Financial Management Tips for Those with Disability

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Managing one’s own finances can be challenging for anybody, but if you have a disability that requires some form of care or assistive technology, it can become a bit more complicated. Financial independence is the key to personal independence, and so if you have a disability, it’s especially important to have the support you need to manage your money.

Money Habits

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If you’re wanting to better manage your own finances, the first step is to look at the way you view money, and how you spend it.

What are your money values?

Your values will determine what you will do with your money. Asking yourself how you spend your money will tell you a lot about how you value money. 

Do you prioritise needs over wants? Or the other way round?

It’s important that your needs come first. That’s why it’s important to know the difference between your needs and your wants. Before you start planning how to use your money, we should distinguish between needs and wants.

  • A need is something you must have to survive, like accommodation and food.
  • A want is something you would like to have but you don’t need it immediately.

What are your spending habits, and do you need to change them to accomplish your financial goals? 

  • Do you tend to buy things you need or want right now?
  • Or do you save for things you might need or want later?
  • Do you budget?
  • Do you track your spending?
  • Do you pay your bills on time?
  • Do you put at least a little bit of your money away each time? 

Create a Budget

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The best thing you can do to take control of your finances is to create a budget. A budget sets out how you allocate portions of your income so that your needs are taken care of before your wants. It also allows you to keep track of your incoming and outgoing money so that you can identify where your money is being best spent, and where there may be wastage. It empowers you to decide if your money habits are working best for you, or if you need to reconsider how you spend it. 

Here are some tips for creating a budget: 

  • Write down the source of each of your income streams, along with their amounts and then calculate the total amount of income.
  • Save your cash receipts for one month and at the end of the month sort them into categories, including:

o   Bills

o   Groceries

o   Personal care items such as toothpaste and soap

o   Trips to restaurants or takeaway food

o   Fuel and public transport expenses

o   Clothing

o   Leisure and entertainment e.g. movies, theatre, Netflix, Spotify etc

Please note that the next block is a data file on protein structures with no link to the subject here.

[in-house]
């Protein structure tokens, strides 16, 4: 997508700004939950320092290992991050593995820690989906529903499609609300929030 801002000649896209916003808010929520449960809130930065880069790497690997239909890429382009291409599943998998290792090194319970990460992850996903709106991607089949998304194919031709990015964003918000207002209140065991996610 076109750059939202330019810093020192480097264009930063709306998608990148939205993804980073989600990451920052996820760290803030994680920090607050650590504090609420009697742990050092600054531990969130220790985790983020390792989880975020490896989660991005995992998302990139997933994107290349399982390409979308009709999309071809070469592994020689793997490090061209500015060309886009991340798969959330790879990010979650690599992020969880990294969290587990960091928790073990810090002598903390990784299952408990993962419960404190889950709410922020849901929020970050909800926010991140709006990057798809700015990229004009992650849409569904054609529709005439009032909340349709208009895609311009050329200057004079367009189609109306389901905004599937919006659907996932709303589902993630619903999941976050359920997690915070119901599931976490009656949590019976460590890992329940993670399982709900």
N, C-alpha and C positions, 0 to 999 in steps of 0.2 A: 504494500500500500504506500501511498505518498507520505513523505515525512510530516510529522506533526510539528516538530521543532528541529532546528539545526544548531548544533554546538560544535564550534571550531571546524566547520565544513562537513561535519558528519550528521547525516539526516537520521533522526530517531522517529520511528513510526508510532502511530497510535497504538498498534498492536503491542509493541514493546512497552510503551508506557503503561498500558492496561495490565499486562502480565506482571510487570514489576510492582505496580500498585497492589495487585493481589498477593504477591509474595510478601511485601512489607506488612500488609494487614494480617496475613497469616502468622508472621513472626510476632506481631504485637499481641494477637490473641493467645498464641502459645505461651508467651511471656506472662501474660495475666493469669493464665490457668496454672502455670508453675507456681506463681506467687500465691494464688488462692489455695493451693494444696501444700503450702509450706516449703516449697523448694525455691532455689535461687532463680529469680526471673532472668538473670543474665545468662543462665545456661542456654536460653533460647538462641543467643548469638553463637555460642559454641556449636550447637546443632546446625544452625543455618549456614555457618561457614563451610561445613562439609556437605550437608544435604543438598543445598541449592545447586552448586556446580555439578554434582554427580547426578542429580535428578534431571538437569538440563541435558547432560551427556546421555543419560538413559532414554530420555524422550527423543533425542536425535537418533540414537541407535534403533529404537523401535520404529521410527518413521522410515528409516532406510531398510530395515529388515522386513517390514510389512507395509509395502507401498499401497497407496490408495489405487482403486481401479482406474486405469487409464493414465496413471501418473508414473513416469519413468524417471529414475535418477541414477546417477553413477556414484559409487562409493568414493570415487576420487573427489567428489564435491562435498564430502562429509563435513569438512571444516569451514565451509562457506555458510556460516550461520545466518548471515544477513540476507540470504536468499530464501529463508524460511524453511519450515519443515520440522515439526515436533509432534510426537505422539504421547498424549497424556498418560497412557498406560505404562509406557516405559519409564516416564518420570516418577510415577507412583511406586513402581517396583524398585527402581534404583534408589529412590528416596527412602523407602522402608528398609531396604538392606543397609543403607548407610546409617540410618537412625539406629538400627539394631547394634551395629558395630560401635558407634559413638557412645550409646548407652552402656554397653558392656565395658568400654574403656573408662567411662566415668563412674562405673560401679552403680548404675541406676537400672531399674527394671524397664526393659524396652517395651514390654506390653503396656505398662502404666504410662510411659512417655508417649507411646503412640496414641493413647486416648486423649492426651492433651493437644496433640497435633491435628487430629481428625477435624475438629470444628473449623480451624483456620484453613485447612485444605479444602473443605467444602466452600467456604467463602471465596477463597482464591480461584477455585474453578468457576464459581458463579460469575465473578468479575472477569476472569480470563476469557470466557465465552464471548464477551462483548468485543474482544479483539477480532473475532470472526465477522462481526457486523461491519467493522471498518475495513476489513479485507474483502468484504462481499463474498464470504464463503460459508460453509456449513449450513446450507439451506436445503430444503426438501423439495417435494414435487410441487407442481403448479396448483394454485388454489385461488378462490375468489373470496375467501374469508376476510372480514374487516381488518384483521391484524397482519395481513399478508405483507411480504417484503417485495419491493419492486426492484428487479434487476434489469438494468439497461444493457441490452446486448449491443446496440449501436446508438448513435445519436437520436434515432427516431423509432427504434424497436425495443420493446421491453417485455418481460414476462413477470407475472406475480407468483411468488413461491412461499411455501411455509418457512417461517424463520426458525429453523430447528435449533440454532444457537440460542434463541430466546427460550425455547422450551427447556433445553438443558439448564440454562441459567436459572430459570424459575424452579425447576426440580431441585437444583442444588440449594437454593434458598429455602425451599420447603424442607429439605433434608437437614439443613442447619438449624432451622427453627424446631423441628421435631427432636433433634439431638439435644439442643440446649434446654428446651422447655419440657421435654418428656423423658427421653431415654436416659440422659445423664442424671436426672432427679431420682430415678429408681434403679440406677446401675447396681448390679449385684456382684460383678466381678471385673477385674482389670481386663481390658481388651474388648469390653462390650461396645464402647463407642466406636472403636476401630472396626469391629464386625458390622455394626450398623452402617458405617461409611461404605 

o   Insurance

  • Then go through your bank statements and add your card expenditures to each list.
  • Add it all up to get a comprehensive list of how much money you spend each month and on what.

This should give you a really good idea of where you may be spending too much money, or where you can afford to spend a little more. To break it down even further, you could then sort each item of spending into either a “need” category, or a “want” category. This will help you determine if you are taking care of your needs first.


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If you are employed, your employer estimates the amount of tax that should be withheld from your pay. If you are self-employed, it is up to you to take tax into account as you will be required to pay that tax at the end of the financial year.

Are NDIS payments taxable? No, your NDIS payments are tax free, but if you have more than one stream of income it may be important to keep track of which streams are taxed and which are not.

Assistive Technologies

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Depending on your level of disability, you may require assistive technologies to assist you at home, work or school. 

Assistive technologies can include:

  • Wheelchairs and other mobility aids
  • Bath rails
  • Shower and bath chairs
  • Kitchen aids
  • Eating and drinking aids
  • Electronic devices and voice recognition

Some of these devices can be very expensive but can be covered by your NDIS management plan. Others may not necessarily be a ‘need’ but may improve your life so it may be worth incorporating some assistive technology purchases into your budget if they are not covered by your NDIS plan.

Hopefully all this information helps you to get the ball rolling in managing your finances, however, if you have a high level disability that requires substantial support, you may have more complex financial needs. If you do find managing your budget to be a bit overwhelming, then it is always a good idea to speak to an NDIS plan manager. It is their job to manage the financial side of your NDIS support which leaves you free to get on with doing the things that you enjoy most.